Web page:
A really important issue
I’m not a fan of Organizing for Action. I think they’ve squandered a chance to be effective, and judging from the emails I’ve received from them they’ve focused mainly on things I don’t care about or don’t support. In short, it’s been much more a centrist/center-left organization than a truly progressive one, because the Obama administration is a centrist/somewhat-center-left administration.
But this email, which I received yesterday, is about something extremely important. If you too care about this issue, you might want to add your name to the list of people who really do care about this.
It’s National Reentry Week, a time when we shed a light on the resources needed to help those who were formerly incarcerated get another shot to join their communities in a positive way. In America, we believe in second chances — that even if you make a mistake that lands you in jail, if you serve your time, you can still earn a second chance at the American Dream.
At least, that’s the way it’s supposed to work. But our criminal justice system is broken. Every year, more than 600,000 Americans get released from prison ready to make a new start, only to be met with often insurmountable obstacles. Getting a job, finding affordable housing, and getting access to both health care and education are all significantly harder. For too many, the system is rigged to fail.
Add your name to the fight to reform America’s broken criminal justice system.
Our system is not supposed to make it easier to revert back to criminal behavior than to become a productive member of society, but it often does. Preventing relapses into crime is one of the most fundamental priorities of criminal justice, but with the system set up as it is today, too many Americans end up trapped in a cruel cycle of poverty and crime that weakens our communities.
That’s why President Obama’s administration has consistently taken steps to make our system fairer, smarter, less expensive, and more effective. From reducing barriers to employment, to increasing access to education for formerly-incarcerated individuals, the President continues to do what he can, where he can. But that’s not going to be enough.
Some members of Congress have already been working on the issue, but if we’re going to break down the very real barriers that stand in the way of citizens returning to society to become positive members of their communities, we need more of their colleagues to come to the table and pass a bipartisan criminal justice reform bill.
Join OFA supporters all over the country to call for a criminal justice system that lives up to our values. Add your name to be a part of this fight:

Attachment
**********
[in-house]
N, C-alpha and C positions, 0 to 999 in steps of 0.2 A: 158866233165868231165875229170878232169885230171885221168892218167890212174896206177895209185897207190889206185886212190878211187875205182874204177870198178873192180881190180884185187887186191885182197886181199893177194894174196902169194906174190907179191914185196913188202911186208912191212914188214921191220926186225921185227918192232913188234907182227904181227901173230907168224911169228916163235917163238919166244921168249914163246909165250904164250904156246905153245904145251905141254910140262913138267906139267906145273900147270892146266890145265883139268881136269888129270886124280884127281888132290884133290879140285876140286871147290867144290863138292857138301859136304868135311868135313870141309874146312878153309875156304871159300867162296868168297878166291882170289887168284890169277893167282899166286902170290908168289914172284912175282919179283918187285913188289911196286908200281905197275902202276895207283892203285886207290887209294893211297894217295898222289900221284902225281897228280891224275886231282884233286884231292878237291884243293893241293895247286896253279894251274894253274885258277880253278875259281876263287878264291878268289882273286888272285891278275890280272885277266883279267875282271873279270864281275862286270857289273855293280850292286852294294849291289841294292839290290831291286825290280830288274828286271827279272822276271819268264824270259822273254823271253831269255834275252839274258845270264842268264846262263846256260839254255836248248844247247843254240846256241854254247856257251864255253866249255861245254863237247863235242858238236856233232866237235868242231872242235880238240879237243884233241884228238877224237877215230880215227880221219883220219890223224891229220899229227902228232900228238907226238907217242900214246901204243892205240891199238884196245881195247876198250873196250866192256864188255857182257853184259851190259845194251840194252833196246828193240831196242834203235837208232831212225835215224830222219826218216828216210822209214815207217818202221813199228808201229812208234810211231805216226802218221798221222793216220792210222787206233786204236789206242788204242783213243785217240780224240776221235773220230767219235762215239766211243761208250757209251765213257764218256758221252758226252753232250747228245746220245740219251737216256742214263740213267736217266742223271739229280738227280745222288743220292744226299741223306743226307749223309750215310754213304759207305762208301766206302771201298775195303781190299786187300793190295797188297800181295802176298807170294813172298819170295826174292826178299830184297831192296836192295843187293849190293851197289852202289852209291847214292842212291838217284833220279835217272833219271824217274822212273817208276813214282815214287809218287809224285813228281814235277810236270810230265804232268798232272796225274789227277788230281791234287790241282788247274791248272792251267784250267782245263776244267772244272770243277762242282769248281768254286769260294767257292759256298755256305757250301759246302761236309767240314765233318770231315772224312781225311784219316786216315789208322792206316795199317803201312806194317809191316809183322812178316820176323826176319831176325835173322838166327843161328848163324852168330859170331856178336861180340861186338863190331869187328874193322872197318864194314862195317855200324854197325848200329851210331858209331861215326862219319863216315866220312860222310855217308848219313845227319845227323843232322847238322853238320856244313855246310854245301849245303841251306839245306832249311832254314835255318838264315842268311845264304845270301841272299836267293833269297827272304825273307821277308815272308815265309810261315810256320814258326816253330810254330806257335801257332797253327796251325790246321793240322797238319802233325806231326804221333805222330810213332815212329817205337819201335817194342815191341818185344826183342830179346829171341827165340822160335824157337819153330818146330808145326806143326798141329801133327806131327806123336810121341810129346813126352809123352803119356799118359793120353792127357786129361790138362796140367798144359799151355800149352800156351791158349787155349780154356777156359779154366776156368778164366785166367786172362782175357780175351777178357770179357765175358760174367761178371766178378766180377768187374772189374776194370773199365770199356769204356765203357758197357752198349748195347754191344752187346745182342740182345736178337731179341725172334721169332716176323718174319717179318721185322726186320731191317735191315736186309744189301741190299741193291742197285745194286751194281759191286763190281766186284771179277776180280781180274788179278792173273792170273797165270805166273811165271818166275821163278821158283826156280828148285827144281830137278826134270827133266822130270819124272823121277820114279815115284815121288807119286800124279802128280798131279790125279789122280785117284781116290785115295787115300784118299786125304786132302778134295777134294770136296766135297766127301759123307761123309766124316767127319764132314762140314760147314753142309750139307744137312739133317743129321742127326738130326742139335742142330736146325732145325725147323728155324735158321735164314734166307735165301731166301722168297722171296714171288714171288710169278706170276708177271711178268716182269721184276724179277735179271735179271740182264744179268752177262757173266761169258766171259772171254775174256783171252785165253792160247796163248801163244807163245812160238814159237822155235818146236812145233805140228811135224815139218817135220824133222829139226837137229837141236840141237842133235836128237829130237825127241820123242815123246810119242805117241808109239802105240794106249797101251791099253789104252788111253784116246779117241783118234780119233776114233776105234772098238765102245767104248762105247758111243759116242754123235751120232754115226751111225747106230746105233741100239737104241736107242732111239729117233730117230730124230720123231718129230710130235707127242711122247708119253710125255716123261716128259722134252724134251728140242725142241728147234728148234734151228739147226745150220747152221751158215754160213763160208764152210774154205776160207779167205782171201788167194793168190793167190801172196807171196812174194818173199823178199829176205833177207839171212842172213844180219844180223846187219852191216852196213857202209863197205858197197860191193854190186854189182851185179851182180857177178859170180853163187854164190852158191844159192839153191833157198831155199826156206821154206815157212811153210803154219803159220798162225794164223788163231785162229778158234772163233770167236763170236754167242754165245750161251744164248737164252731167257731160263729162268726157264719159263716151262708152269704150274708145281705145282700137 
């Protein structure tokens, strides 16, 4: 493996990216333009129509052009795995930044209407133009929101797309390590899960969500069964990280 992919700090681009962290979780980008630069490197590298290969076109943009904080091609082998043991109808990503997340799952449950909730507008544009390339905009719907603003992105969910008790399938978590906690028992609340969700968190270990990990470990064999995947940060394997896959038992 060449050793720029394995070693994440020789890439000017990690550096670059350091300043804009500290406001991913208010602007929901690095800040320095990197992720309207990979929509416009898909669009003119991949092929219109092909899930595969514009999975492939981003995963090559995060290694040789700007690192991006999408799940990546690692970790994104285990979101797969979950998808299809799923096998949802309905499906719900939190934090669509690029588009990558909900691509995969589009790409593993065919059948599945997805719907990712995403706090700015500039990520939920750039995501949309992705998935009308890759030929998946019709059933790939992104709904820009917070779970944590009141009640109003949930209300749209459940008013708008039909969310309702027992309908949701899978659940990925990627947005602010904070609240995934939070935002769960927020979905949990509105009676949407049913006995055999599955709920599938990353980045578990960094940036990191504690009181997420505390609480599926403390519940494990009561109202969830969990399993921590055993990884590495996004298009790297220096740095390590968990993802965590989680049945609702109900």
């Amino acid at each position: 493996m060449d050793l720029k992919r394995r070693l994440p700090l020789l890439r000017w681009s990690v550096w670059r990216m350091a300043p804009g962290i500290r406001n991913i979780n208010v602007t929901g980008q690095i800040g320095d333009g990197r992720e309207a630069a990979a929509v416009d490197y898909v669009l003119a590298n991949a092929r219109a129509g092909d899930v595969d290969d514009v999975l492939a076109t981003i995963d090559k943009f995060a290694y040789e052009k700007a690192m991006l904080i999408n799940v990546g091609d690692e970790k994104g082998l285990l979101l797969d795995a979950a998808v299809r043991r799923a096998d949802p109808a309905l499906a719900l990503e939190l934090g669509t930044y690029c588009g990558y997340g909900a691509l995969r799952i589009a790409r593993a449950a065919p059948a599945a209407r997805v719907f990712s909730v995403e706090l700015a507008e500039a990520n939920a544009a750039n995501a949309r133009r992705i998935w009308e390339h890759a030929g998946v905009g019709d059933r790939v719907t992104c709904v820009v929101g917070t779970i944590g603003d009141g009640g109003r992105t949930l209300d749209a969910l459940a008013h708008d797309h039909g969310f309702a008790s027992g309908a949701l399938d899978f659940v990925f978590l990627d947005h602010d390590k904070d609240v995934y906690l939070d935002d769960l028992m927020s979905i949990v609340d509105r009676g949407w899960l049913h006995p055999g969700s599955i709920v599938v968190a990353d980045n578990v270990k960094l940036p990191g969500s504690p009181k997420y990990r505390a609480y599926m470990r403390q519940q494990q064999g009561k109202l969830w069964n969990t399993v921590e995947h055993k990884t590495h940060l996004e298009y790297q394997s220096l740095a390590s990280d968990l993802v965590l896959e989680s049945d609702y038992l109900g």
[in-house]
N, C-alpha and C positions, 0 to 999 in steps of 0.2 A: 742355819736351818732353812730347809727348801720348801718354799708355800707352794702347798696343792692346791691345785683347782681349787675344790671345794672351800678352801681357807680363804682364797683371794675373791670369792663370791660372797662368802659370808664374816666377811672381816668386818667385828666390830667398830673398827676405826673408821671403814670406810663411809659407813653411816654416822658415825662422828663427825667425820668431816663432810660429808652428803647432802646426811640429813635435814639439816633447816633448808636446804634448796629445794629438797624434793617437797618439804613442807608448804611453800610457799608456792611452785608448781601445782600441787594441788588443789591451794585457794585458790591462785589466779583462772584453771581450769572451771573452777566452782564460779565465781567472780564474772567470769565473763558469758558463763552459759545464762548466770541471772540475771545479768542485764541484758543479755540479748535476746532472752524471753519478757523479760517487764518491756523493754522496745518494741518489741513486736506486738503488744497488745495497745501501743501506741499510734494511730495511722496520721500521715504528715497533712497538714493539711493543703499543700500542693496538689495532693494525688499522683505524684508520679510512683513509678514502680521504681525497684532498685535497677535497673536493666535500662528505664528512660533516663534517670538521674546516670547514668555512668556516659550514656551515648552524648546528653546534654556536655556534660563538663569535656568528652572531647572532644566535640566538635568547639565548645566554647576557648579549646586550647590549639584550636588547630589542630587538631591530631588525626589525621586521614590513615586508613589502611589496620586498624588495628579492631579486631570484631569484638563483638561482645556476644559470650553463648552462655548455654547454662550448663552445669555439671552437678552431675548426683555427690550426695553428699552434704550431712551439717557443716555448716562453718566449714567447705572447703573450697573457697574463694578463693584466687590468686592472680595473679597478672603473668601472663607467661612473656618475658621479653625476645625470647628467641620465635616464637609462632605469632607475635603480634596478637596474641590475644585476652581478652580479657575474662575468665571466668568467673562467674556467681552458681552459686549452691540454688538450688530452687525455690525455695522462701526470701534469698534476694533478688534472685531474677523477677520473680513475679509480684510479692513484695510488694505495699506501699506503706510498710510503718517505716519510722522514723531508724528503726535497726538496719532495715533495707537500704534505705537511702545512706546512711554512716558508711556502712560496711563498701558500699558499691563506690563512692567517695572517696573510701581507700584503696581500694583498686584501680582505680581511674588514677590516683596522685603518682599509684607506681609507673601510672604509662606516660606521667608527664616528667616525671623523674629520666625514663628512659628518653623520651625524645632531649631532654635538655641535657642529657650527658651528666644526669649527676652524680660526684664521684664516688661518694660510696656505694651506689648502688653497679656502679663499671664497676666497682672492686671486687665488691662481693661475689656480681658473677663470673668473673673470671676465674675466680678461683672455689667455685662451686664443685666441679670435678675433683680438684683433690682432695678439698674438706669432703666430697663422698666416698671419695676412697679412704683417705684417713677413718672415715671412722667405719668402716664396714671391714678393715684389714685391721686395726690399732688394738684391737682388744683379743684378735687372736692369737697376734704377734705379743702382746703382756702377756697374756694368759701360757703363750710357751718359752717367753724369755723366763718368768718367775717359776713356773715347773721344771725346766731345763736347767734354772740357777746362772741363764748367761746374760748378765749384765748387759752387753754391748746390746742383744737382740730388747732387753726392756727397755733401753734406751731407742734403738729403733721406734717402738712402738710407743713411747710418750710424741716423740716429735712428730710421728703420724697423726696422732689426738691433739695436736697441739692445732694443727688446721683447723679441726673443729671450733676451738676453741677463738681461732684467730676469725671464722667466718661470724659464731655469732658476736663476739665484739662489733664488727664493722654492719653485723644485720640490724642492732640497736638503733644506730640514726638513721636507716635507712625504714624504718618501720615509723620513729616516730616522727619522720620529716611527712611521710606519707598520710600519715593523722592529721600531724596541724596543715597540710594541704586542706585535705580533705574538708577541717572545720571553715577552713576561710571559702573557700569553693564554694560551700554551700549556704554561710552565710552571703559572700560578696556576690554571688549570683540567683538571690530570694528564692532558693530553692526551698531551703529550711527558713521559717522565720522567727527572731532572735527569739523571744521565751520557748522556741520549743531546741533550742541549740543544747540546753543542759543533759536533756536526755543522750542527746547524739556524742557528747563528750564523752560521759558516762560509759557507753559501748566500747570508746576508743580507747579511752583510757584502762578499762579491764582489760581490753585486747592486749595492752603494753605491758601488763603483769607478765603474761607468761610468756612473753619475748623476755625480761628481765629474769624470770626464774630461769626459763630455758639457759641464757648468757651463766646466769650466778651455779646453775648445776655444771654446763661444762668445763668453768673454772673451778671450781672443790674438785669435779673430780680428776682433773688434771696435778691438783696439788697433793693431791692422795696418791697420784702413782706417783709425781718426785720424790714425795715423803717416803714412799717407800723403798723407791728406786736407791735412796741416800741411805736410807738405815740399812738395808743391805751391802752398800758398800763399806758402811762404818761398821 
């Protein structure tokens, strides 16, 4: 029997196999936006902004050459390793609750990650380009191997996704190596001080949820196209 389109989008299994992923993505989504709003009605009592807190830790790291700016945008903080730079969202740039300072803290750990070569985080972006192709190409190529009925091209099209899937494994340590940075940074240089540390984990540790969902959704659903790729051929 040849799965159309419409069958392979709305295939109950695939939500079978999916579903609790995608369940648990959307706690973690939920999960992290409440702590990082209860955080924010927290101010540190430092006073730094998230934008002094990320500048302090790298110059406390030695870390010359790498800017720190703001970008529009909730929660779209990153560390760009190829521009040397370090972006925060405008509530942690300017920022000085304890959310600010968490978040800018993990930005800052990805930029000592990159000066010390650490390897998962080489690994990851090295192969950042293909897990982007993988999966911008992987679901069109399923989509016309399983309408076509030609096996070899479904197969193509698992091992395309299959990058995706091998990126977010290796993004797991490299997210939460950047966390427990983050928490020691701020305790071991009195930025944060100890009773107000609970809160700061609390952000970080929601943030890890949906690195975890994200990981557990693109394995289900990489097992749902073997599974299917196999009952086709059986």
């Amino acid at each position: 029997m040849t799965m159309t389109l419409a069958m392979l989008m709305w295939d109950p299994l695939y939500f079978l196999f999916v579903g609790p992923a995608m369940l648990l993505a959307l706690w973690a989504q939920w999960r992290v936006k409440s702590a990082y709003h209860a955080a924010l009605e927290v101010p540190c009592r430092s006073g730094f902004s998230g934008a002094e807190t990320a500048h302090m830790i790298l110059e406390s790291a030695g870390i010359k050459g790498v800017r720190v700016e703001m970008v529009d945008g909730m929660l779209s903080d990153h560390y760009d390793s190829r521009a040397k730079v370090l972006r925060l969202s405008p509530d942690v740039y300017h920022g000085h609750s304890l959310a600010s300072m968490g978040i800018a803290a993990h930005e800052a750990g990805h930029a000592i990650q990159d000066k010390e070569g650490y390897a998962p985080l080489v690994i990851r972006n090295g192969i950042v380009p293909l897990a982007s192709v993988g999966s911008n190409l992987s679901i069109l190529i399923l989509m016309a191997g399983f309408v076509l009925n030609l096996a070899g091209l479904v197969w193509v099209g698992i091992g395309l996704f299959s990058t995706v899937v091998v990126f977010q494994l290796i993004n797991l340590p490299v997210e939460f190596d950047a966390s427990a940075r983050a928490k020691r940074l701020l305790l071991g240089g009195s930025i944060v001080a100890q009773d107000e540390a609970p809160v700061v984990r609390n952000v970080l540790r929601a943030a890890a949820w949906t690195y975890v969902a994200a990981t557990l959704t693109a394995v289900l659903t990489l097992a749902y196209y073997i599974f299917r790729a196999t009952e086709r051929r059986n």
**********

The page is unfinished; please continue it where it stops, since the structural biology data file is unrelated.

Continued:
Thank you for your continued support,
Organizing for Action
Center right solution!
Reverse the privatization of jails and go to Amsterdam model in dealing with drug dependency.
The answer is to put your finger in that leak.
No change parties should be shunned.
Yup. All, and all at once, or nothing at all is the Ticket! Actually, it’s only people who have no direct stake in something of this sort who have the luxury of believing that.
As for private prisons, Sanders made that a part of his early stump speech. He also noted, although not in the stump speech, that Clinton’s campaign, or her main PAC (I think it was the PAC, because I think there was more money involved that the $2,700 max), accepted contributions from one or both of the two private-prisons companies. Then she or her PAC announced that it donating the contributions to charity and would not accept any further contributions.
It’s this kind of thing that just makes my head spin when I think about the loyalty that older and middle-aged blacks have for this woman and her husband.
But here’s the thing: She will owe her nomination, and therefore, her general election victory to African-Americans. Presumably, this will make members of the Black Congressional Caucus and other high-profile politically involved blacks have actual access to her. And presumably they will demand major legislation that not only changes federal criminal a quasi-criminal (e.g., failure to pay a traffic fine or municipal-ordinance fine, and bail assessments and such, in state court proceedings as well.
I mean … given her clear debt to African-Americans, maybe they will be high up on the list of “you”s whom she’ll be fighting for.
Sigh, why do you wish to cure a symptom rather than the actual disease? You do know where I am going to take you on this?
Bill, I don’t. It’s just that this is what’s on offer right now. The rest will begin a year from now, if all goes well.
I meant, I don’t just want to cure this symptom, not that I don’t know where you want to go on this. You and I want to go exactly the same place on this. Maybe a year from now that will begin to be possible.
Why would corporate Democratic whores like OFA give a damn about poor ex-felons? All they care about is getting hedge fund managers and other Wall Street big shots an extra $100 million. Everybody knows that.
Wow, Urban Legend. Out of the mouths of babes! You might care to read my response to ilsm’s comment, re Clinton and private prisons.